Witches in Utah
By Kathryn Neves
“Double, double toil and trouble; fire burn and cauldron bubble. . . . By the pricking of my thumbs, something wicked this way comes.” These are the words that ominously echo whenever we think of witches. I mean, it’s even in Harry Potter. Definitely, Shakespeare’s witches are among literature’s scariest, and most fascinating, characters.
Macbeth has been produced at the Utah Shakespeare Festival seven times, the 2019 production being the eighth; with all that, there have been some pretty interesting witches on our stages. Take a look at a few of the ways that Macbeth’s demons have been portrayed throughout the years:
In 1989, the witches were so ominous that even pictures are frightening. Look at the beard there; clearly, the designer wanted to be as close as possible to Shakespeare’s words. “You should be women, and yet your beards forbid me to interpret that you are so” (1.3.47-49). Portraying the witches here are Laurie Birmingham, Amy Thone, and Doug Zschiegner.
Up next, in 1996, we have a trio of witches that have clearly embraced every aspect of their dark side. Their ragged costumes and hair and the sinister props, not to mention the deep red lighting and the terrifying facial expression, all point to witches operating on a plane far more terrifying than our own. Actors here are Erin Annarella, Manon Halliburton, and Kari Hayter.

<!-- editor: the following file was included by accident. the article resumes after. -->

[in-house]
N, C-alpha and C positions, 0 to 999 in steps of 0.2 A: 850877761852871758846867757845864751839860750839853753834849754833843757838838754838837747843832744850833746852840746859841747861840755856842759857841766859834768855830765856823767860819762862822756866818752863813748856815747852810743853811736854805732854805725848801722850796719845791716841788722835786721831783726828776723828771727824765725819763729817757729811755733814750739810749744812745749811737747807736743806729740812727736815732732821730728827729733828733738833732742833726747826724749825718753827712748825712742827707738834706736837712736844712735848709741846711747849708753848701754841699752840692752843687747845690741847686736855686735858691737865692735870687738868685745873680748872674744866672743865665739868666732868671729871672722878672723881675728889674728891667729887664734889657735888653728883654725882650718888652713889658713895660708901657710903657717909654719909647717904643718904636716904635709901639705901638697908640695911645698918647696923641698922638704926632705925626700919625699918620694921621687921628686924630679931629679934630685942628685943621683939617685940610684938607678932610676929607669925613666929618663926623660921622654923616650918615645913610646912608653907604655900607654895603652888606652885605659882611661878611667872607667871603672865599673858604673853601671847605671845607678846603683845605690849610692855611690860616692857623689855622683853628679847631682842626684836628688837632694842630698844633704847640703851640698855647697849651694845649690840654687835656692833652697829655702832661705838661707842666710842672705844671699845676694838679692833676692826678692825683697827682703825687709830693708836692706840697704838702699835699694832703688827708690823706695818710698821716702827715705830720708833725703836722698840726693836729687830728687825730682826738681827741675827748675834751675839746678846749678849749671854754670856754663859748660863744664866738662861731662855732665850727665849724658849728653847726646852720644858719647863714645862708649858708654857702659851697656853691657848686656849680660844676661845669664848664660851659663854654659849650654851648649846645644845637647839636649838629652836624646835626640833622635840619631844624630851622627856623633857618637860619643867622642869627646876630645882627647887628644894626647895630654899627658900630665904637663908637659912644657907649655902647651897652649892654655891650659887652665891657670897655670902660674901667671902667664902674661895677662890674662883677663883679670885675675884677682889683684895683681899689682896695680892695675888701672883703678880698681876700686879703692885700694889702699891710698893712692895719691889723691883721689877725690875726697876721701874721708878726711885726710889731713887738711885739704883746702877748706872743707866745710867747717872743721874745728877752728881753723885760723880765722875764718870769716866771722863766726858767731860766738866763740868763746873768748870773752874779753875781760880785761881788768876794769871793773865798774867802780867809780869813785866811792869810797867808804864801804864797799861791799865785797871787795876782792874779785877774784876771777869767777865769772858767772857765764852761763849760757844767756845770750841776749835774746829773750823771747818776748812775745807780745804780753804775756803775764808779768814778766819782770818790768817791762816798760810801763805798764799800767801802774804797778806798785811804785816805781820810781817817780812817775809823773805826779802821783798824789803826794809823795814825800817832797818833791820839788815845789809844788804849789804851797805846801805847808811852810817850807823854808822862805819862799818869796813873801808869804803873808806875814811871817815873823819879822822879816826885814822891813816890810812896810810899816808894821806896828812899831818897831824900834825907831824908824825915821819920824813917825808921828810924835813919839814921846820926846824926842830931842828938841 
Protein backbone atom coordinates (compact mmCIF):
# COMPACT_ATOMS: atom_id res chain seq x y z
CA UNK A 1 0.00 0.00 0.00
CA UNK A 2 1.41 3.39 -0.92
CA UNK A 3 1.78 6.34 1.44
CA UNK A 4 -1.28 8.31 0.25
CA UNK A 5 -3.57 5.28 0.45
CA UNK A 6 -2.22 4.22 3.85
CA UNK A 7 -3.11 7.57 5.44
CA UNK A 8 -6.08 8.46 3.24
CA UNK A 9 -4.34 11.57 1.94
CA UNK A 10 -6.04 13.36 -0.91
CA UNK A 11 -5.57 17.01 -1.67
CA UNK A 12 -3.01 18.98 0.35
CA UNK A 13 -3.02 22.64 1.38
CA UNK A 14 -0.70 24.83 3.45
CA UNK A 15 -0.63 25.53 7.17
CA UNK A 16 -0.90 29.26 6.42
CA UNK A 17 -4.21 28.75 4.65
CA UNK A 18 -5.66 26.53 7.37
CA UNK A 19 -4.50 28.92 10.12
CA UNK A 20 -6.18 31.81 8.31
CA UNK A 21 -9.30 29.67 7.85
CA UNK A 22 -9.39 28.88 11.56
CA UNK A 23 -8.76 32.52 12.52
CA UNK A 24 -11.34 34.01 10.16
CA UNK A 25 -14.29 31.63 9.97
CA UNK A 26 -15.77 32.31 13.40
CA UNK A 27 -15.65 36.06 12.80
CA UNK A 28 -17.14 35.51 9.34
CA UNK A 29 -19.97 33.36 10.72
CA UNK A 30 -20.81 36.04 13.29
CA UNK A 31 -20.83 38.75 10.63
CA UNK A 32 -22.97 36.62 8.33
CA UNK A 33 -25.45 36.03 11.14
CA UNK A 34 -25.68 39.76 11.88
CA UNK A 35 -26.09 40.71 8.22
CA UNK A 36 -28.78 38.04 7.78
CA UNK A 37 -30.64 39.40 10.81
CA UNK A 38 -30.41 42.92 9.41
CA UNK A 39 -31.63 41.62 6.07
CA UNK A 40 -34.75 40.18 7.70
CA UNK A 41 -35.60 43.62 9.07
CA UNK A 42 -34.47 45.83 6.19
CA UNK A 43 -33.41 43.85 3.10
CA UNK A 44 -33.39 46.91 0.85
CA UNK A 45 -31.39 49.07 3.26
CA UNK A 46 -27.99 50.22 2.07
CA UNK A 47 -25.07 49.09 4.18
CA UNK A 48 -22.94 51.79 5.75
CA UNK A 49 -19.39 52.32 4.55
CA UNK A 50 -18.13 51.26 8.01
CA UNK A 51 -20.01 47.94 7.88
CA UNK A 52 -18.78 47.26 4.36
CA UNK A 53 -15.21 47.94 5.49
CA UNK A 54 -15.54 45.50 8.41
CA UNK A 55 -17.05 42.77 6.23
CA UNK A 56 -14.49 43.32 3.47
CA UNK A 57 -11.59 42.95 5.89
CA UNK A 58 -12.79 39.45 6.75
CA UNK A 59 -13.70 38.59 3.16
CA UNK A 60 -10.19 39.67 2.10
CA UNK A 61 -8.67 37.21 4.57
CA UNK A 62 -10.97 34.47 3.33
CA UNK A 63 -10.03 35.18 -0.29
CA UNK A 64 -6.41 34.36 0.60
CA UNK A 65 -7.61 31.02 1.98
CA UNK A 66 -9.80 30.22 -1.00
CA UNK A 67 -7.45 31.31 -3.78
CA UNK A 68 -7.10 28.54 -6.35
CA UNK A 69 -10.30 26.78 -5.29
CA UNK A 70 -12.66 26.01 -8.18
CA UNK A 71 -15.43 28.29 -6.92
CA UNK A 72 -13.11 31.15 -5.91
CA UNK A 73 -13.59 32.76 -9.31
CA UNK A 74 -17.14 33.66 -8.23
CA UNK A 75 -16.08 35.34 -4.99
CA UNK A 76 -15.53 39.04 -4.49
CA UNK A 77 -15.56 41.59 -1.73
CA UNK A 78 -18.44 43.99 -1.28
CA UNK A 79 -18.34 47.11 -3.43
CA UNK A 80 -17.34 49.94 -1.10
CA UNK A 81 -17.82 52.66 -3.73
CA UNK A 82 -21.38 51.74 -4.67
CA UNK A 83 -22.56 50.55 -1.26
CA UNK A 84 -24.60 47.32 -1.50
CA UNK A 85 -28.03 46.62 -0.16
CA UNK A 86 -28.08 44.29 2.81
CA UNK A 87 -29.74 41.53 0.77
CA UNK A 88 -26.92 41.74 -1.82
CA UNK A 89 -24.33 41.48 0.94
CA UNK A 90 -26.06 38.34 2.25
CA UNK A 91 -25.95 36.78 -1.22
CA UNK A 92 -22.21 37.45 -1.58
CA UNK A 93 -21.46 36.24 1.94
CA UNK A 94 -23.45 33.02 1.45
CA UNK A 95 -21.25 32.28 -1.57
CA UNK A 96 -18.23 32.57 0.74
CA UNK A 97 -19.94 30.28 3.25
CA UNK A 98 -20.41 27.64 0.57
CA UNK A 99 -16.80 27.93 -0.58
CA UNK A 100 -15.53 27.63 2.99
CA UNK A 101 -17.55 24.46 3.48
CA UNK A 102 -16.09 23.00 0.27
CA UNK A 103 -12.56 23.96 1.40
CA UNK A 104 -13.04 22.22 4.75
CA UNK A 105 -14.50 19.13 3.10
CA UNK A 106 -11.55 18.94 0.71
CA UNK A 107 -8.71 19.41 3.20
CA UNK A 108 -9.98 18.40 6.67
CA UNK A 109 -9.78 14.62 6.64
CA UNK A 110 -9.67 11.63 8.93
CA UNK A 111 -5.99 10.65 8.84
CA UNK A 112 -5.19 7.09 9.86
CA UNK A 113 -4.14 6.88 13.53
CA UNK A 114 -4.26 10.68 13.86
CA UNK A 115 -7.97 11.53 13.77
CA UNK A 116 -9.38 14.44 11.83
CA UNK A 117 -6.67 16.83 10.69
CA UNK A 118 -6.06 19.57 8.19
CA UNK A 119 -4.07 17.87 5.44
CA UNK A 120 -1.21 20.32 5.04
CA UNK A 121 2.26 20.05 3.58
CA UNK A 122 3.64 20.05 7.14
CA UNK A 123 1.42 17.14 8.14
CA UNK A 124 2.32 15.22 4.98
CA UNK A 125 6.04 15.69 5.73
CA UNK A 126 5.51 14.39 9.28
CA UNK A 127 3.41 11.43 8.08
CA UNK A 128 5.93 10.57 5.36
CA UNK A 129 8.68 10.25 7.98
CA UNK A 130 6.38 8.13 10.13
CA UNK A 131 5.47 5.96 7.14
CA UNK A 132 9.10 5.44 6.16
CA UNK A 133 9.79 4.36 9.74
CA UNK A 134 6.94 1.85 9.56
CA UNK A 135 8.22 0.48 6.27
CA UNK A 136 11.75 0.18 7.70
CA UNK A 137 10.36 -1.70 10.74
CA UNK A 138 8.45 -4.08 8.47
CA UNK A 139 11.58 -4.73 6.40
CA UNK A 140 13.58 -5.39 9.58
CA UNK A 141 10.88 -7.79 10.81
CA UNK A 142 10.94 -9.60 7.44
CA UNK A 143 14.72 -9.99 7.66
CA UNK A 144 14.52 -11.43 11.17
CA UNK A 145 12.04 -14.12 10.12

The witches of the 2004 production of Macbeth are dark, sinister, and gruesome. Their makeup makes them look deathly, as though they’ve come back from the grave to torment Macbeth. The use of blood and frightening symbols made these witches’ performance absolutely unforgettable. Witches were portrayed by Misty Cotton, Pat Sibley, and Afton Quast (with Henry Woronicz as Macbeth).
And lastly, in our most recent 2010 production, these witches look wild. They look as though they live in the wilderness, waiting to prey upon susceptible people like Macbeth. Their tangled hair and matted clothing all point to their roles as creatures of another world. Their frightening demeanor and poses are threatening, even in picture form. These witches are portrayed by Chelsea Steverson, Lillian Castillo, and Monica Lopez.
The witches in 2019 are portrayed by Emma Geer, Sarah Hollis, and Betsy Mugavero. They are supernatural and chilling, mysterious and otherworldly. They are gritty and dark and . . . well, you need to come and see for yourself.